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Firms failing in 'talent management' as most staff look for new job this year

Antony Savvas | Jan. 15, 2014
More than half (51 percent) of technology workers are setting their sights on a new job in 2014, so businesses need to "invest in their workforce" if they are to "win the race for talent", according to research from recruitment firm REED.

More than half (51 percent) of technology workers are setting their sights on a new job in 2014, so businesses need to "invest in their workforce" if they are to "win the race for talent", according to research from recruitment firm REED.

With pay remaining static and workers reporting fewer benefits, a new report, which canvassed the views of 2,500 employers and employees across different industries, said "it's time for businesses to take action".

The REED 2014 Salary and Market Insight report shows that while the UK's workforce in the technology sector is "stable" with more than three-quarters (76 percent) of workers feeling "secure" or "very secure" in their roles, 62 percent of employers are "worried" about losing talented individuals from their organisation.

Throughout the past 12 months REED research has shown that a "candidate's market" is reappearing, with the number of job opportunities up 28 percent year on year as the economy continues to improve.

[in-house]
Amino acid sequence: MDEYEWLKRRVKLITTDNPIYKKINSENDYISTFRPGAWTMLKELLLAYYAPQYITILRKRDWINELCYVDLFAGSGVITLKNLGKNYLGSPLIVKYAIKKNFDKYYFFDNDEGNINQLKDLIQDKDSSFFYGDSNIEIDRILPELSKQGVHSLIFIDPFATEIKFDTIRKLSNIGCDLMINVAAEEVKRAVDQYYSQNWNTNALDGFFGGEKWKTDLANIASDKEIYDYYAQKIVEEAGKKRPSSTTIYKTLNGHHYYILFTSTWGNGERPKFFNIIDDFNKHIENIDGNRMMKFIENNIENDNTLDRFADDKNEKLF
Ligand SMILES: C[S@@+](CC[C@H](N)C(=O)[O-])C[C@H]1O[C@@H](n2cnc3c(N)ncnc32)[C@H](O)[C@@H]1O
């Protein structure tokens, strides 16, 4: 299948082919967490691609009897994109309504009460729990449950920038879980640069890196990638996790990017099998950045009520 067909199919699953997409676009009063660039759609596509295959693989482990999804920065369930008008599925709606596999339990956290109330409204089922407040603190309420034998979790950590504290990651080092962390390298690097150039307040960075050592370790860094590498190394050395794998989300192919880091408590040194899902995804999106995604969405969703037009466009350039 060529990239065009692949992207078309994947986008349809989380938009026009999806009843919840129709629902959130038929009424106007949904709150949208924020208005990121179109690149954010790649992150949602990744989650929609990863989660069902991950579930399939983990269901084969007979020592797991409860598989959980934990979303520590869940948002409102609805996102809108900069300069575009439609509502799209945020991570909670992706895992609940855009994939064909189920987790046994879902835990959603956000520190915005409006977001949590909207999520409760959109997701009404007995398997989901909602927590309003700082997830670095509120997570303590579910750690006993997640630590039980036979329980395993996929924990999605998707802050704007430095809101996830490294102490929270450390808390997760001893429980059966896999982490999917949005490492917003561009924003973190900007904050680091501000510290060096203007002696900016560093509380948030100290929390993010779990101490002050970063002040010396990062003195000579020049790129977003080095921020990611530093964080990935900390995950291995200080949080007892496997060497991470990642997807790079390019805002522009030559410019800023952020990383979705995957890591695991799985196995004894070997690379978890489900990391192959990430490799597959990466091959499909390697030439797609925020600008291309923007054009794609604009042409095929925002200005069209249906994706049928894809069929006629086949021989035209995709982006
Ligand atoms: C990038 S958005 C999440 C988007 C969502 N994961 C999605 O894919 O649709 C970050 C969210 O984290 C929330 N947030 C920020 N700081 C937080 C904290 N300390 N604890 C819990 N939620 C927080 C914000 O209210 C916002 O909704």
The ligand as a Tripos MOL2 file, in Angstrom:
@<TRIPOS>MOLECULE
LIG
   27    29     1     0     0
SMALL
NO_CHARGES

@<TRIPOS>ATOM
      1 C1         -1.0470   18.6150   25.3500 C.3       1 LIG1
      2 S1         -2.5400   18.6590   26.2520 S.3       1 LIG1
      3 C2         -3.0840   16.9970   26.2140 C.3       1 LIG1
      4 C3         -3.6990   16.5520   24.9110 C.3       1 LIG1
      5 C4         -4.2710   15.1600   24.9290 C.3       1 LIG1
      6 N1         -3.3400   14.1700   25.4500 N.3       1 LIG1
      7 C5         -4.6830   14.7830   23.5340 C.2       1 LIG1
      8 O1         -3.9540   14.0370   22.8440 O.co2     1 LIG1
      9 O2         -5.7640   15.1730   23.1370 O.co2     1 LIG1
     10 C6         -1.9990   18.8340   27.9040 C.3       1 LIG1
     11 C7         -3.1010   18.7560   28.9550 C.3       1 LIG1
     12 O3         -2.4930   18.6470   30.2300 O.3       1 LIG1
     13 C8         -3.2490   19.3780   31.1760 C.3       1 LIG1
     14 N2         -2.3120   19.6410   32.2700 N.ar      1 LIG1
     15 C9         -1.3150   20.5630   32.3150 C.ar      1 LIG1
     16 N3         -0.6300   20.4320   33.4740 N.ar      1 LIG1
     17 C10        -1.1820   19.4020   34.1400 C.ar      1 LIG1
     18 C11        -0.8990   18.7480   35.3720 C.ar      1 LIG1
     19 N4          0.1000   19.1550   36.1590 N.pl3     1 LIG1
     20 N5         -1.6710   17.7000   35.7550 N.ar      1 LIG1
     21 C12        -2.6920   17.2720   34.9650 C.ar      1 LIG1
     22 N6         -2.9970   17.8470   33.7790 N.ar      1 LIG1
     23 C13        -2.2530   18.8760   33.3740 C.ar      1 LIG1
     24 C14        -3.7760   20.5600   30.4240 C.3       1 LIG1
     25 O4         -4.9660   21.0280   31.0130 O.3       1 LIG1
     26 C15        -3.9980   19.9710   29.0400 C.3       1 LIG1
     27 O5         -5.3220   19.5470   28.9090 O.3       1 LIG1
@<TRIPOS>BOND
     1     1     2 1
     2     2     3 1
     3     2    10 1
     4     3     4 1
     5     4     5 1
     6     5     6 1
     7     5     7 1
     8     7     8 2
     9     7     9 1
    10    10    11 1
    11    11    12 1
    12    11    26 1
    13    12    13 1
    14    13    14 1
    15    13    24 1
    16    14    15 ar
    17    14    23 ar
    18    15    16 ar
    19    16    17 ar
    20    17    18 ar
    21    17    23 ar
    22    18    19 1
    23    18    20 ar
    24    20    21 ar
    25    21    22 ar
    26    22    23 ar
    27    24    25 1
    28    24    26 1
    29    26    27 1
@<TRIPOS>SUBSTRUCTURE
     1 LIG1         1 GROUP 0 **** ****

Despite this, only 38 percent of businesses have a "talent strategy" and none of the organisations questioned in the latest report have changed their approach or put new incentives in place to support workers in this competitive environment.

With two-thirds (65 percent) of employees not receiving a pay rise in the last 12 months, and 28 percent receiving no incentives at all, businesses "need to act now if they are to keep their top talent", according to REED.

The report highlighted a shortage of skills with over half (57 percent) of businesses saying they have a skills gap in the technology sector of their organisation, and 70 percent saying this gap is having a "negative impact" on their business.

What's more, one in 10 organisations (13 percent) admit they "do not do a good job" of attracting talent to their organisation.

Tom Lovell, group managing director at REED, said: "Despite lacking rewards, the majority (75 percent) of technology employees are 'satisfied' or 'very satisfied' in their current role.

"However, as the economy continues to strengthen and job opportunities rise, the competition for quality candidates will increase, and businesses can't afford to lose out."

He said that despite a need to attract and retain talent within their organisation, many businesses aren't investing in their workforce through pay or their benefits, such as training, and this will impact on the overall satisfaction rating for their workforce.

"Businesses need to invest in both their employee brand reputation and talent management to attract people with the right skills to their organisation and hold on to employees with the right talent," Lovell said.

 

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